The views are excellent as we cross the top of the Downs, the rain stops and the clouds begin to break allowing sunshine to reach us. Over there is Arlington reservoir and nearby many sheep crop the grass. The chalky track winds along as it descends into the Cuckmere valley,

Entering the fields in the valley bottom we see a caterpillar nest high in a bush that has been stripped of leaves. Will the little creatures eventually emerge as moths or butterflies - I do not know.

We reach Alfriston in the early afternoon and go in search of a tea room. There are certainly plenty to choose from here and, when the choice is made, refreshments are purchased and slowly enjoyed.

Heading for the finish we are still in time to catch the third coach but, whilst we wait, I realise that my walking pole has been left at the tea rooms. I set off to recover my pole and, as I am walking across the car park, there is the pole being brought to me by friendly fellow walkers. Everyone is always so kind.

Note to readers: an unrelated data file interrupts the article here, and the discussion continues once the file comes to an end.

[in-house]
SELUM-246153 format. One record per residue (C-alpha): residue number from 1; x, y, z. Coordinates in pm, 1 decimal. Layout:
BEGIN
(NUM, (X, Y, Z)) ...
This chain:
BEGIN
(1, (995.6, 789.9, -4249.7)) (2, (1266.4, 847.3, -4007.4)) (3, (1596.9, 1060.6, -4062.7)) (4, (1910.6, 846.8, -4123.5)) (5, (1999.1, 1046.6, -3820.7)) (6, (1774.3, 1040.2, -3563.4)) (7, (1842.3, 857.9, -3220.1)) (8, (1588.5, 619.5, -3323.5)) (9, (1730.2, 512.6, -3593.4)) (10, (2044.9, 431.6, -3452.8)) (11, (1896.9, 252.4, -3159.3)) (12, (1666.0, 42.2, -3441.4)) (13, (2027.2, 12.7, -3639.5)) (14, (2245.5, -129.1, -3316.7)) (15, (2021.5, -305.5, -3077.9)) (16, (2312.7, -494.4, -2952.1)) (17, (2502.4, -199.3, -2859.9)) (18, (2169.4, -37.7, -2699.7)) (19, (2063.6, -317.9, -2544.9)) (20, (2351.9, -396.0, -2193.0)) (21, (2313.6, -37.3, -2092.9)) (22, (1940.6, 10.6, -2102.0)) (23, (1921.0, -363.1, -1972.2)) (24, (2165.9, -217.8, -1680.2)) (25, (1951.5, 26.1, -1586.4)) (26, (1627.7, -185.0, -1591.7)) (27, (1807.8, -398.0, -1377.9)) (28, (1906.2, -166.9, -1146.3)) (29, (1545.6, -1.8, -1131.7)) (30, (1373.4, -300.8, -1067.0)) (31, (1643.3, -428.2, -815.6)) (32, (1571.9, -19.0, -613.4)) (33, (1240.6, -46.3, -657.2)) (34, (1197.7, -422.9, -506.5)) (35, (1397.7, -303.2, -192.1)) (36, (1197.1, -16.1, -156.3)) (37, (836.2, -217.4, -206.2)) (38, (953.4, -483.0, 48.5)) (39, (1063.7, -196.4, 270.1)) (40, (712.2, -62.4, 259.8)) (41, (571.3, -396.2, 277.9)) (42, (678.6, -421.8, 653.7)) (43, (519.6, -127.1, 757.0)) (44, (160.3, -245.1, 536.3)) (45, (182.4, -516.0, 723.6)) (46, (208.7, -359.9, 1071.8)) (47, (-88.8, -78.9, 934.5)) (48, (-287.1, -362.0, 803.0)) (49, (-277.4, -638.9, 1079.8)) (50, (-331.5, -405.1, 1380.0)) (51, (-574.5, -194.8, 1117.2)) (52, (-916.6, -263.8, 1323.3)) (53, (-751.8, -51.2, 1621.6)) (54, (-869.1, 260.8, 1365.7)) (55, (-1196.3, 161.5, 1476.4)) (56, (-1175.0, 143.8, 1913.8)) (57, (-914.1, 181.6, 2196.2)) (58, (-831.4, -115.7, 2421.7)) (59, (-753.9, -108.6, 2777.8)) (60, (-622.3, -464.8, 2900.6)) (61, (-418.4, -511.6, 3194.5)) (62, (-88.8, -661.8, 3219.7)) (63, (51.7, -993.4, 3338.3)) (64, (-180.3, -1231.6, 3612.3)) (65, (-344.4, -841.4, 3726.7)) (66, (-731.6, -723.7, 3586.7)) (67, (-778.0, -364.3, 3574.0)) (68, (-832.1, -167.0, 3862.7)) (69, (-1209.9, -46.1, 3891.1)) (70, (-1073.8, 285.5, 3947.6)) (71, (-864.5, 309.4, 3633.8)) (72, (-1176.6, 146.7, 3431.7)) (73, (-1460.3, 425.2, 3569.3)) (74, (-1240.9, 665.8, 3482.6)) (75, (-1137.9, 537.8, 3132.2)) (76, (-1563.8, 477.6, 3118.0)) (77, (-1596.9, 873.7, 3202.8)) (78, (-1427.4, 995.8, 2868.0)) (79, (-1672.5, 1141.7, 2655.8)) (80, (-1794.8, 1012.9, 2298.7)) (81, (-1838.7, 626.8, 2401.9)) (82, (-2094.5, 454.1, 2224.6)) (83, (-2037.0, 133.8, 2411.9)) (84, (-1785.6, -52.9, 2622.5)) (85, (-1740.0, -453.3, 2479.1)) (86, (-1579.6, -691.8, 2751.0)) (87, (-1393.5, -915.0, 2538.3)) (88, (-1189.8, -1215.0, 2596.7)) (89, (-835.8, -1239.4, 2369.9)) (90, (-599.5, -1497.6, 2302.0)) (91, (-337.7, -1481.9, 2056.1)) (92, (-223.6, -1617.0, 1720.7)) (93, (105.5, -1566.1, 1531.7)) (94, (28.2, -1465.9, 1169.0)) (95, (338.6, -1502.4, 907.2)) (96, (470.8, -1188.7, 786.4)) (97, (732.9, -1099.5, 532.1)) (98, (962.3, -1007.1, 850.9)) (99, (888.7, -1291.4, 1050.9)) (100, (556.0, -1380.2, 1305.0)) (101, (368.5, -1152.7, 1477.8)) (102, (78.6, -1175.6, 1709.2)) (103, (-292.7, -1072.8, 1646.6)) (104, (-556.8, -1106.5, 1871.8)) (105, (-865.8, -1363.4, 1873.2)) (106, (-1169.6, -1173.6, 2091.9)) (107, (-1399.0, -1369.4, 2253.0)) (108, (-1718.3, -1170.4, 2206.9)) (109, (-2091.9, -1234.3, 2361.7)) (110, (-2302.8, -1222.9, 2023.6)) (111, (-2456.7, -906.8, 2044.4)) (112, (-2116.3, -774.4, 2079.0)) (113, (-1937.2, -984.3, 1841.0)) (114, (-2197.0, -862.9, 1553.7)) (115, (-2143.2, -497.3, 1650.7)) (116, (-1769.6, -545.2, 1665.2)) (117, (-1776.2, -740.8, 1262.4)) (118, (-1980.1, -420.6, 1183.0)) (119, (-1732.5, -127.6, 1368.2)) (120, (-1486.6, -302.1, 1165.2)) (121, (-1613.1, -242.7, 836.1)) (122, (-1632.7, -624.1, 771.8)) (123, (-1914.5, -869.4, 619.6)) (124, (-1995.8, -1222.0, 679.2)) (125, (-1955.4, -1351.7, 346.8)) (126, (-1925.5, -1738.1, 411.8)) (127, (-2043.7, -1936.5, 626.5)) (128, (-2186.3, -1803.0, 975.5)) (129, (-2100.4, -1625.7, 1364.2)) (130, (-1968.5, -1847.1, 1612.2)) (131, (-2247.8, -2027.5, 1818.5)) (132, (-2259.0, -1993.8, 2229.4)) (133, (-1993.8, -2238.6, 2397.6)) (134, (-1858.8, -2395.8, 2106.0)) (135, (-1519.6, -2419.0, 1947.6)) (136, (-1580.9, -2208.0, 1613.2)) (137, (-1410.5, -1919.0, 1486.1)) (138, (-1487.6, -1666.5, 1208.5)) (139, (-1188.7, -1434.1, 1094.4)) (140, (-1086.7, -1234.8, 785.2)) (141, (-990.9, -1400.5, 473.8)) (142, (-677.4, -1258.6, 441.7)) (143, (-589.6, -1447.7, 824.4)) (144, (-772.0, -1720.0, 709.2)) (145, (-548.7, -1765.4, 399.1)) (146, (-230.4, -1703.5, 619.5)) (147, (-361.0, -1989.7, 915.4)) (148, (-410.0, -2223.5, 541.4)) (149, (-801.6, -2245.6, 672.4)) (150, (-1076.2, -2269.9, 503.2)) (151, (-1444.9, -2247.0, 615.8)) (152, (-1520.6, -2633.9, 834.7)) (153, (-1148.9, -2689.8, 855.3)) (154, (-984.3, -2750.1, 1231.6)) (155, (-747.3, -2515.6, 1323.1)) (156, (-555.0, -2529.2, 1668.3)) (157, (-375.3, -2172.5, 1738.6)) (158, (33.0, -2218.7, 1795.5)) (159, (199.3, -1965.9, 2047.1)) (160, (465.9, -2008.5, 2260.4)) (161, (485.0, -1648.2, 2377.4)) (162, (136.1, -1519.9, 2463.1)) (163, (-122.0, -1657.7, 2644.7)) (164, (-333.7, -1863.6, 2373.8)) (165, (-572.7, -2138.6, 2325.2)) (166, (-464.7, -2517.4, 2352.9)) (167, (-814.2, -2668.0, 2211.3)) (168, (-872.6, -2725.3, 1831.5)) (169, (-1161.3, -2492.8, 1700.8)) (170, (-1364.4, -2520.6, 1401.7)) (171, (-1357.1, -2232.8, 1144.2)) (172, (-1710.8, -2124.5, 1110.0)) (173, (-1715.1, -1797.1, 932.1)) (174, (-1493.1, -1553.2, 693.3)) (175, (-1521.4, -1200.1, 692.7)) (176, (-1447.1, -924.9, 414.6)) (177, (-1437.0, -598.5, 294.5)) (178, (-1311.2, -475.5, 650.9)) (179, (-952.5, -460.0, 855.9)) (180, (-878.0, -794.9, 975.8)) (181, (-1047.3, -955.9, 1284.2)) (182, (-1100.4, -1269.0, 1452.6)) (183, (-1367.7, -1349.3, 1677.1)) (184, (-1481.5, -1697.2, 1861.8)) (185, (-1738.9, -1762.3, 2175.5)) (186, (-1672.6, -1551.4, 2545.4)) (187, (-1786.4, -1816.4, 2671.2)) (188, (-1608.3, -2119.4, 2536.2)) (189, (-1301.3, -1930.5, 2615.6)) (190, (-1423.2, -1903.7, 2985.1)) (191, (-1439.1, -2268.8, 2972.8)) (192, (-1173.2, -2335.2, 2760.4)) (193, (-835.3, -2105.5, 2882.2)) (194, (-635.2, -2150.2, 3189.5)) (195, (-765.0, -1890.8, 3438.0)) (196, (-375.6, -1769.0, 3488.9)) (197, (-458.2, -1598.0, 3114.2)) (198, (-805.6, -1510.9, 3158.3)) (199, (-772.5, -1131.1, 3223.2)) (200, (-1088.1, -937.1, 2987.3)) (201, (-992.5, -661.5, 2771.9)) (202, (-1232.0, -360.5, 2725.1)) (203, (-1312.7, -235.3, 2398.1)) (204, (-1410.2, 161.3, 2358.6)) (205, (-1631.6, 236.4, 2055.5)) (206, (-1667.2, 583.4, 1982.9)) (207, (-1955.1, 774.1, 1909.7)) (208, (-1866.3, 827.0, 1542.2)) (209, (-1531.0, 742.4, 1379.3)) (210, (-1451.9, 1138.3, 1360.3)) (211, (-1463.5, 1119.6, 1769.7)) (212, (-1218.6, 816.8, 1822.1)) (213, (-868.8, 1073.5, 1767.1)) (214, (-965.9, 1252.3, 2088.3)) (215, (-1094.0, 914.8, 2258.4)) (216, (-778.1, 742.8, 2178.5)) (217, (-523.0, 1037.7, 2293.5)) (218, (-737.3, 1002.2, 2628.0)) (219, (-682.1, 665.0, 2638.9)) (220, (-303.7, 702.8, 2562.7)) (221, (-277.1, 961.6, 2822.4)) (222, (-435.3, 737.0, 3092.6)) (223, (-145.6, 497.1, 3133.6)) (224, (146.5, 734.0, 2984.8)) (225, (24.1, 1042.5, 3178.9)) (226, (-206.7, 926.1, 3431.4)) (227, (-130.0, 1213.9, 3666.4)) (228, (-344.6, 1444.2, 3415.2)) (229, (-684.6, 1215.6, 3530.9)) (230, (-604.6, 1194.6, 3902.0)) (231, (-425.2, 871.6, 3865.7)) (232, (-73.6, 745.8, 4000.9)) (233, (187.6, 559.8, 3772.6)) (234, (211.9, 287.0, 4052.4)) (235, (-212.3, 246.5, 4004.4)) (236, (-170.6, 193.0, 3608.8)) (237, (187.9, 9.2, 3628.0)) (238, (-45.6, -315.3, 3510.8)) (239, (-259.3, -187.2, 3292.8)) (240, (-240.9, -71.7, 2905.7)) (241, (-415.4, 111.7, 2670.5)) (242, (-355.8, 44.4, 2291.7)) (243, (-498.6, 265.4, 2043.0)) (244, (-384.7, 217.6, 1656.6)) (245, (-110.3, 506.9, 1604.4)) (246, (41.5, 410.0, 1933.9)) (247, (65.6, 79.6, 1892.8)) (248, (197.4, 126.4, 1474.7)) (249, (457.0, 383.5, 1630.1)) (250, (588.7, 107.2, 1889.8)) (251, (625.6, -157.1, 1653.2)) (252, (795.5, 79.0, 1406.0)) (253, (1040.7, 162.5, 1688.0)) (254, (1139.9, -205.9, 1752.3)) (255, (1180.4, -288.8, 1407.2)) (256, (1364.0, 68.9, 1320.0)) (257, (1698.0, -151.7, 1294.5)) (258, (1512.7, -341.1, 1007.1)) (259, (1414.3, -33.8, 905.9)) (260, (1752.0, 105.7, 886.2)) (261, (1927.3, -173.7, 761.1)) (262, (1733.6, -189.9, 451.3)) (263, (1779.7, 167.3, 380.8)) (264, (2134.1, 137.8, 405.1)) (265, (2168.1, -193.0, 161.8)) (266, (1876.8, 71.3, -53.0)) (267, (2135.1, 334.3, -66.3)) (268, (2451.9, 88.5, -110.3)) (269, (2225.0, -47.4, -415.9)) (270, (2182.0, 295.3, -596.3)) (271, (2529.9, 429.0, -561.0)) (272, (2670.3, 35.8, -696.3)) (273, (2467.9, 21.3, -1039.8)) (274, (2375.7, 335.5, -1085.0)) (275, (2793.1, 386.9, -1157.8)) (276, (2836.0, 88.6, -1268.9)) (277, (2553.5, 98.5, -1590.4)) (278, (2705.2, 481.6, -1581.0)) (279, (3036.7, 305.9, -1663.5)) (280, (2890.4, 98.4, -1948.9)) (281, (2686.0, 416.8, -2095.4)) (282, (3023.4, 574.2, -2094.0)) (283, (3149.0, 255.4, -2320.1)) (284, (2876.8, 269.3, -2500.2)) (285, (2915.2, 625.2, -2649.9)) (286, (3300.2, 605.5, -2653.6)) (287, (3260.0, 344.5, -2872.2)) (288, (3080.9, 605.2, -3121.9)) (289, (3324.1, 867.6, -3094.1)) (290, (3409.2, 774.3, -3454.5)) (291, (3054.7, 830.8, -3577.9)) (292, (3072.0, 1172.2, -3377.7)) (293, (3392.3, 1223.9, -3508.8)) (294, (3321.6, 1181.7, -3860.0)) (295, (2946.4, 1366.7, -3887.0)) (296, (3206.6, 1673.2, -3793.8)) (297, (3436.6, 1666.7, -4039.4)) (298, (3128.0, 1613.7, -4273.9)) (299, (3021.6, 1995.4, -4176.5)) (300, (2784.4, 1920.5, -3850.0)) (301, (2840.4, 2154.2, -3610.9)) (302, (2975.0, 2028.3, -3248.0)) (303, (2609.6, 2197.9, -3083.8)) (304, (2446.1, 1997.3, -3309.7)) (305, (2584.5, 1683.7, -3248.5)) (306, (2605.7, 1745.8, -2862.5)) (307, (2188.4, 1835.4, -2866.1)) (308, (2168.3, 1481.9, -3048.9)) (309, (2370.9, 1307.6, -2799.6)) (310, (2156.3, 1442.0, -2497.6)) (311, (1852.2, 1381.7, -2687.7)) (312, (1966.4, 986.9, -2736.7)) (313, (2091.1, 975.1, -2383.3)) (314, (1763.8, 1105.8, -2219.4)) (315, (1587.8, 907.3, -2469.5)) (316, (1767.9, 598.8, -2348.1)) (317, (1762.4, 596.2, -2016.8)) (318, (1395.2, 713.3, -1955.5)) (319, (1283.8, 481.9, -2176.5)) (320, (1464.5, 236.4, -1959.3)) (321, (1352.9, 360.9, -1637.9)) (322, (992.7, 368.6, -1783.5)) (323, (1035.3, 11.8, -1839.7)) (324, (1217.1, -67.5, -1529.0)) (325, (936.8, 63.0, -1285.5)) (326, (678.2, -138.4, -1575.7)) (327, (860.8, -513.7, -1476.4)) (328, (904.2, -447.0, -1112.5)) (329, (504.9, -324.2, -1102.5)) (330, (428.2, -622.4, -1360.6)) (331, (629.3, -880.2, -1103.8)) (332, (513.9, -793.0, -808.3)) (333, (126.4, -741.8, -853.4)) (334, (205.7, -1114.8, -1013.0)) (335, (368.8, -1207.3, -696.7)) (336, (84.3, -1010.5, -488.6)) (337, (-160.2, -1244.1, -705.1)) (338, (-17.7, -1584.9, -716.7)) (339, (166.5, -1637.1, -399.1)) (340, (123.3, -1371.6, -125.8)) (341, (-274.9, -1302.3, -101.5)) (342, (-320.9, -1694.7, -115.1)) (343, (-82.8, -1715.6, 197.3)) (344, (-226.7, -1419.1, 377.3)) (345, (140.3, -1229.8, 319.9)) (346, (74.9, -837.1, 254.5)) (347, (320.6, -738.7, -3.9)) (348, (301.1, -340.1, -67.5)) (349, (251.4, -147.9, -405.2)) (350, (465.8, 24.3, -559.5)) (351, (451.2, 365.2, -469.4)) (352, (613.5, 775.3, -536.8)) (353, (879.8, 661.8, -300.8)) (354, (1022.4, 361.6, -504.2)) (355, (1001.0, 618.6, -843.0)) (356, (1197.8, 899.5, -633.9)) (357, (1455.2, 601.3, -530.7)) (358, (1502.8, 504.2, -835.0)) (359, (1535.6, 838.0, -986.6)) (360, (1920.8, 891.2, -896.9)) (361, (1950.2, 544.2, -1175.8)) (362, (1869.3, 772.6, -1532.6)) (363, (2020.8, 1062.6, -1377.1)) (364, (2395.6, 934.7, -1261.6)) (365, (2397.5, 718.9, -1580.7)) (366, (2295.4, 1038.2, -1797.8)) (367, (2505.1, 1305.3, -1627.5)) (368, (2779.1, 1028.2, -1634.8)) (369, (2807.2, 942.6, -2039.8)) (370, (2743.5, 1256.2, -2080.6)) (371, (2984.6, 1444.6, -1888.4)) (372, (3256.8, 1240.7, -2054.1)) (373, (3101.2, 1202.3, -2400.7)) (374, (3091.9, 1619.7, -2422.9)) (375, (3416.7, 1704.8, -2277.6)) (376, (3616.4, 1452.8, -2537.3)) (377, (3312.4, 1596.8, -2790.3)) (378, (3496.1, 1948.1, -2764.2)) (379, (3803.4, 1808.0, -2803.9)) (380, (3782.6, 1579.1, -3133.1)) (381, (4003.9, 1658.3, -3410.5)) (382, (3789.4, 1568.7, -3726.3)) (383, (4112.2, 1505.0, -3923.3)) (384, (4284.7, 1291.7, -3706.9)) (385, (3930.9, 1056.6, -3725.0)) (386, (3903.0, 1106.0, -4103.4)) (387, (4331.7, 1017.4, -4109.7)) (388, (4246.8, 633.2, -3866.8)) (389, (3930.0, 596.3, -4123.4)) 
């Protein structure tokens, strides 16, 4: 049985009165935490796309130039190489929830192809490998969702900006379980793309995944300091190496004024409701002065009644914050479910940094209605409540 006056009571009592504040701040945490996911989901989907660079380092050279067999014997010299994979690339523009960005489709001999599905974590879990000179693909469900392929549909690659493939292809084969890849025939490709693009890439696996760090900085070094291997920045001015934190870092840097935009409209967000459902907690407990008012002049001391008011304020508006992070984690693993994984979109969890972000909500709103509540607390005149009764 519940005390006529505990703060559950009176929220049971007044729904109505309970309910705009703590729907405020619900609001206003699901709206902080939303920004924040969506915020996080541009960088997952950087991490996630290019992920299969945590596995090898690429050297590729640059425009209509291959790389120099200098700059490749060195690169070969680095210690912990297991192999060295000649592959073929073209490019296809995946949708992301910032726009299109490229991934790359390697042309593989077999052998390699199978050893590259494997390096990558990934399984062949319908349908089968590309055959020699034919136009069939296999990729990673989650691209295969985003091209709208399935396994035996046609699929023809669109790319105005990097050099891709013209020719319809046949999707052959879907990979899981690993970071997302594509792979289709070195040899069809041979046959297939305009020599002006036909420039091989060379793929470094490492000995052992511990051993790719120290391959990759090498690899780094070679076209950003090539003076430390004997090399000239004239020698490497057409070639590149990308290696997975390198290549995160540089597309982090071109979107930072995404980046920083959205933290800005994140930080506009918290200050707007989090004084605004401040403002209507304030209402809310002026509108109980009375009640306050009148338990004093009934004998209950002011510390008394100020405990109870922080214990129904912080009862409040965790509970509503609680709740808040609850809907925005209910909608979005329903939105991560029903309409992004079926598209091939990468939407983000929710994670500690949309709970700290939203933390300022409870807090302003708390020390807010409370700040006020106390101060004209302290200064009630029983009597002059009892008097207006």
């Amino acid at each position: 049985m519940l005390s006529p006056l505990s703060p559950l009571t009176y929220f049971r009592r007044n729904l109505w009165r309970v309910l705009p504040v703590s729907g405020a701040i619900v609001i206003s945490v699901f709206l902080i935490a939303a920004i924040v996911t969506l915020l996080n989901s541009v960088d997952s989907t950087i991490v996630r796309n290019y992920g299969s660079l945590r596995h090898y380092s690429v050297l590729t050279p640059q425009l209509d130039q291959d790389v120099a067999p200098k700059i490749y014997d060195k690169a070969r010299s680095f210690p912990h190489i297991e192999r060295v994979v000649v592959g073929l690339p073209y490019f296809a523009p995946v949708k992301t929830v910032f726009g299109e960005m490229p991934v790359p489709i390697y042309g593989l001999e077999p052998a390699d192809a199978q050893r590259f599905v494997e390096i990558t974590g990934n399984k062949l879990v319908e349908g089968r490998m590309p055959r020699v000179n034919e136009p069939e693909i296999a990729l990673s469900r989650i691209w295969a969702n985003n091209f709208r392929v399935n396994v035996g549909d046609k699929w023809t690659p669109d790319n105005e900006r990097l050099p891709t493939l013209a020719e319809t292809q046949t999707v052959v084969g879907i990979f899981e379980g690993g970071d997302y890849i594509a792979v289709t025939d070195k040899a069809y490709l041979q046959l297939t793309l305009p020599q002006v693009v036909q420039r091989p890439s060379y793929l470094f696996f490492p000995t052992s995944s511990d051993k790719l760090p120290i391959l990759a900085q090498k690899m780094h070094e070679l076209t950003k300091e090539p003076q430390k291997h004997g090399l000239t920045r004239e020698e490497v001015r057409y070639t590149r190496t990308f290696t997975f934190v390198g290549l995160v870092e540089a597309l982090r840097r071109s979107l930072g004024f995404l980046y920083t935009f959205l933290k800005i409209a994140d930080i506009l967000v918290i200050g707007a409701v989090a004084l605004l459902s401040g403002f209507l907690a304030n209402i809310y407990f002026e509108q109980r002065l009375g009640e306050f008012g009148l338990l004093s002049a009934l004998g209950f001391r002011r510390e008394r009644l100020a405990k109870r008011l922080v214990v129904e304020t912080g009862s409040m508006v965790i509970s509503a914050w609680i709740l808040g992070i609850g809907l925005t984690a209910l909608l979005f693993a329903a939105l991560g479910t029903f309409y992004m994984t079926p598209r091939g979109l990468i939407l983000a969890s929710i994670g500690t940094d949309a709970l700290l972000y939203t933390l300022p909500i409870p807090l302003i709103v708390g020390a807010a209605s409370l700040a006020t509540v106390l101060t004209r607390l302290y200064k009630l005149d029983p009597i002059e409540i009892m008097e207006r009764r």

The day has been great - a nice walk - and plenty of friends whom I have not seen since last year  . . .  and, in some cases, from several years previously.  

The Annual South Downs Way Walk is organised by Footprints of Sussex

Visit them at footprintsofsussex.co.uk

Learn more about this walk along the National Trail at southdownsway.com

This annual event is sponsored by Regatta and supported by West Sussex County Council

Every evening at about 10pm, a brief report will be posted describing that day’s highlights.

Red poppies on Telegraph Hill, stretching endlessly

Raising funds for Cardiac Rehab Support West Sussex

Helping local cardiac patients

Please make any donations direct to me.